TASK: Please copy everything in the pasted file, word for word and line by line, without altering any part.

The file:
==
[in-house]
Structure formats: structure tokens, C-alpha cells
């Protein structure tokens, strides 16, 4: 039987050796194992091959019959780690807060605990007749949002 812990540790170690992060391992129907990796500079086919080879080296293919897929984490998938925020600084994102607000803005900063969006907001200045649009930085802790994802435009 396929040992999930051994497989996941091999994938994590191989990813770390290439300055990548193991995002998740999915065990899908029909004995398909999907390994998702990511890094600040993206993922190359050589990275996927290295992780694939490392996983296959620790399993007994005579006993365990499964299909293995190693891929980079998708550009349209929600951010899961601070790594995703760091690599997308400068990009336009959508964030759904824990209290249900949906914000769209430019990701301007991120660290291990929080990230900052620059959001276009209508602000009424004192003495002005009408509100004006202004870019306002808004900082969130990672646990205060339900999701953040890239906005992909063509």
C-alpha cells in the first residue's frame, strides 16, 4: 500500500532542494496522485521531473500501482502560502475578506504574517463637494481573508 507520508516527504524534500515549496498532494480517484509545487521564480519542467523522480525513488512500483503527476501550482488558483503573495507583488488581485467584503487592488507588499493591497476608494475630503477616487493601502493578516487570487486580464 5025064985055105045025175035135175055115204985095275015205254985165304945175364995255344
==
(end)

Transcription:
[in-house]
Structure formats: structure tokens, C-alpha cells
């Protein structure tokens, strides 16, 4: 039987050796194992091959019959780690807060605990007749949002 812990540790170690992060391992129907990796500079086919080879080296293919897929984490998938925020600084994102607000803005900063969006907001200045649009930085802790994802435009 396929040992999930051994497989996941091999994938994590191989990813770390290439300055990548193991995002998740999915065990899908029909004995398909999907390994998702990511890094600040993206993922190359050589990275996927290295992780694939490392996983296959620790399993007994005579006993365990499964299909293995190693891929980079998708550009349209929600951010899961601070790594995703760091690599997308400068990009336009959508964030759904824990209290249900949906914000769209430019990701301007991120660290291990929080990230900052620059959001276009209508602000009424004192003495002005009408509100004006202004870019306002808004900082969130990672646990205060339900999701953040890239906005992909063509």
C-alpha cells in the first residue's frame, strides 16, 4: 500500500532542494496522485521531473500501482502560502475578506504574517463637494481573508 507520508516527504524534500515549496498532494480517484509545487521564480519542467523522480525513488512500483503527476501550482488558483503573495507583488488581485467584503487592488507588499493591497476608494475630503477616487493601502493578516487570487486580464 5025064985055105045025175035135175055115204985095275015205254985165304945175364995255344